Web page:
Sunday, December 15, 2013

An unexpected find: three letters written by William Almon Wheeler, Part One

            After five years of researching and writing my biography of William Almon Wheeler, and another two years working with my publisher’s review teams, copy editors, and production coordinators, news that the book was finally printed, stored in a warehouse in Virginia, and being readied for the retail market, gave me a sense of relief and accomplishment I have never felt before.
            And then Barry Birnbaum, a commercial artist with a yen for historical research and artifacts, emailed an unsettling, but exciting and interesting, message to me. It seems he had come into possession of three letters that had been written by Wheeler to his cousin Sarah Grosvenor in Michigan and Barry wondered if I would like to take a look at them.
            Of course I said yes and while I waited for Barry to email me photographs of the letters, I could not help feeling a little bit uneasy and concerned. Was there something in the letters that might contradict or undermine what had just been printed in my book? After all, it had just been delivered to my publisher’s warehouse.
Joseph Pulitzer. Library of Congress.

            Very few letters written by Wheeler have been located. Some are in the archives of the Hayes Presidential Center in Fremont, Ohio, and others can be found in the New York State Library’s Manuscripts and Special Collections in Albany. Beyond that, letters written by Wheeler are few and far between.
            Barry said the letters had been written in 1884, 1885, and 1886, the last few years of Wheeler’s life. During this time, Sarah’s sister, Fanny, was living in Wheeler’s home in Malone helping him, working as his companion and secretary. The 65-year-old ex-vice president’s health had taken a turn for the worse in 1884 and he had resigned from the Malone school board, midway through the five-year term he had been elected to in 1881. In 1885, his health continued to slide and he began writing his memoirs. He felt better throughout most of 1886 and served on a local committee that was working to convince the state to build a mental health hospital in Malone. However in November, Wheeler’s health once again took a turn for the worse. Joseph Pulitzer’s New York World reported that Wheeler was a physical wreck, lying in bed under heavy doses of opium. Wheeler’s family and friends denied Pulitzer’s report but within the coming year, on June 4, 1887, Wheeler died.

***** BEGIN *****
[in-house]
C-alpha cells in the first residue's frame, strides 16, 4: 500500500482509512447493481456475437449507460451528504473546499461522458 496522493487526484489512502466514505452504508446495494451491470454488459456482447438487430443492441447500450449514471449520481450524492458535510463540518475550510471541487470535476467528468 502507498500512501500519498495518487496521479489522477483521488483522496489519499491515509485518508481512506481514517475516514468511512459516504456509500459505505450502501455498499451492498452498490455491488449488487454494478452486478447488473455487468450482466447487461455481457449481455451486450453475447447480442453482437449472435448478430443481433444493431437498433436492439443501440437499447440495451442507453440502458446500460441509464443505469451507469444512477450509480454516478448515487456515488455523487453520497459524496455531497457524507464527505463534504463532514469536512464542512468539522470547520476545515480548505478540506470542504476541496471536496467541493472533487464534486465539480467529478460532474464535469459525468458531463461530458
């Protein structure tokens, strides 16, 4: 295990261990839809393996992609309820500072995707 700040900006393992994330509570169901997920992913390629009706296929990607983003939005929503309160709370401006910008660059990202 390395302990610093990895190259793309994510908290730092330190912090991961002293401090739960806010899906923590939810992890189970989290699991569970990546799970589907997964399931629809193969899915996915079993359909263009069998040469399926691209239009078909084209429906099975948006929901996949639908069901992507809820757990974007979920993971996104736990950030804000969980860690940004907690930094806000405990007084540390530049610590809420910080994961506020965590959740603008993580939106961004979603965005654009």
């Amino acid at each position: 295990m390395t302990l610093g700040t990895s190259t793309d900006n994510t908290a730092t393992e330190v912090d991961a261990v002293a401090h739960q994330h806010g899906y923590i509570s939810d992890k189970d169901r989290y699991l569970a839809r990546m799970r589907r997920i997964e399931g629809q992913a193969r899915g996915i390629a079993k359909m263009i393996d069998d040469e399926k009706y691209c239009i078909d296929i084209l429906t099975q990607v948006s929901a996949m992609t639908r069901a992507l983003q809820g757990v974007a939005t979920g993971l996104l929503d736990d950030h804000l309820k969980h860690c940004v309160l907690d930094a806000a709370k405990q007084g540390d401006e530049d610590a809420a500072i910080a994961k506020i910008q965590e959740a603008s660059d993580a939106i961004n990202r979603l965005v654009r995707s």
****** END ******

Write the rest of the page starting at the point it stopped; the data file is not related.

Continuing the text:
Would the letters Barry was sending add anything to this story or to anything else in the book? Contradict anything? Confirm anything? I would have to wait until Barry’s photographs of Wheeler’s letters arrived in my inbox.


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